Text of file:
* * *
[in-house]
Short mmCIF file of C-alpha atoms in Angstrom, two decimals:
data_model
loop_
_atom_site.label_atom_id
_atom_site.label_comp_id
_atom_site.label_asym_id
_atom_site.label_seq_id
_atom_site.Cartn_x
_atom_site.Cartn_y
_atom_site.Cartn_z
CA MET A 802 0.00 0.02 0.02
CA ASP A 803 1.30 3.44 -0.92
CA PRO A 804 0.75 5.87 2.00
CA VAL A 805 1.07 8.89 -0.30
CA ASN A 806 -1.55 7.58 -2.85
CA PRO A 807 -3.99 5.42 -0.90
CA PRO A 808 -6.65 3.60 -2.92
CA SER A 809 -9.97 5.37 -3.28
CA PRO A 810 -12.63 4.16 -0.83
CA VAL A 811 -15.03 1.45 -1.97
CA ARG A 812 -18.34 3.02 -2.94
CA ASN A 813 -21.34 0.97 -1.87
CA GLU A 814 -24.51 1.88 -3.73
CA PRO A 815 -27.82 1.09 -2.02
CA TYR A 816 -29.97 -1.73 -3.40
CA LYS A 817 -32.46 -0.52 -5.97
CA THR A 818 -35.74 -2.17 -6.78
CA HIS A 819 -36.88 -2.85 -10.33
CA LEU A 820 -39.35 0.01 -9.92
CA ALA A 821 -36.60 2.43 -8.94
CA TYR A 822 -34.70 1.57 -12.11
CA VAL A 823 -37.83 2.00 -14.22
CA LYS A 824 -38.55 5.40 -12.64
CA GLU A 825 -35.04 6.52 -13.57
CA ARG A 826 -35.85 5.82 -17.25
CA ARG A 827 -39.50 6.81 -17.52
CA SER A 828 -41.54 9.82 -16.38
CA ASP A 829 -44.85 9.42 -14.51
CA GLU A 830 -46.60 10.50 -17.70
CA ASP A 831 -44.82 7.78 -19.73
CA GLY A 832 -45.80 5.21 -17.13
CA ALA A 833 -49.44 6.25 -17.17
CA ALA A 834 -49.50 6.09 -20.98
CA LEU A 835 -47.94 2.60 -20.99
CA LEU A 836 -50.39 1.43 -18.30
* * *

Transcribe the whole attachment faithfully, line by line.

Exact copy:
[in-house]
Short mmCIF file of C-alpha atoms in Angstrom, two decimals:
data_model
loop_
_atom_site.label_atom_id
_atom_site.label_comp_id
_atom_site.label_asym_id
_atom_site.label_seq_id
_atom_site.Cartn_x
_atom_site.Cartn_y
_atom_site.Cartn_z
CA MET A 802 0.00 0.02 0.02
CA ASP A 803 1.30 3.44 -0.92
CA PRO A 804 0.75 5.87 2.00
CA VAL A 805 1.07 8.89 -0.30
CA ASN A 806 -1.55 7.58 -2.85
CA PRO A 807 -3.99 5.42 -0.90
CA PRO A 808 -6.65 3.60 -2.92
CA SER A 809 -9.97 5.37 -3.28
CA PRO A 810 -12.63 4.16 -0.83
CA VAL A 811 -15.03 1.45 -1.97
CA ARG A 812 -18.34 3.02 -2.94
CA ASN A 813 -21.34 0.97 -1.87
CA GLU A 814 -24.51 1.88 -3.73
CA PRO A 815 -27.82 1.09 -2.02
CA TYR A 816 -29.97 -1.73 -3.40
CA LYS A 817 -32.46 -0.52 -5.97
CA THR A 818 -35.74 -2.17 -6.78
CA HIS A 819 -36.88 -2.85 -10.33
CA LEU A 820 -39.35 0.01 -9.92
CA ALA A 821 -36.60 2.43 -8.94
CA TYR A 822 -34.70 1.57 -12.11
CA VAL A 823 -37.83 2.00 -14.22
CA LYS A 824 -38.55 5.40 -12.64
CA GLU A 825 -35.04 6.52 -13.57
CA ARG A 826 -35.85 5.82 -17.25
CA ARG A 827 -39.50 6.81 -17.52
CA SER A 828 -41.54 9.82 -16.38
CA ASP A 829 -44.85 9.42 -14.51
CA GLU A 830 -46.60 10.50 -17.70
CA ASP A 831 -44.82 7.78 -19.73
CA GLY A 832 -45.80 5.21 -17.13
CA ALA A 833 -49.44 6.25 -17.17
CA ALA A 834 -49.50 6.09 -20.98
CA LEU A 835 -47.94 2.60 -20.99
CA LEU A 836 -50.39 1.43 -18.30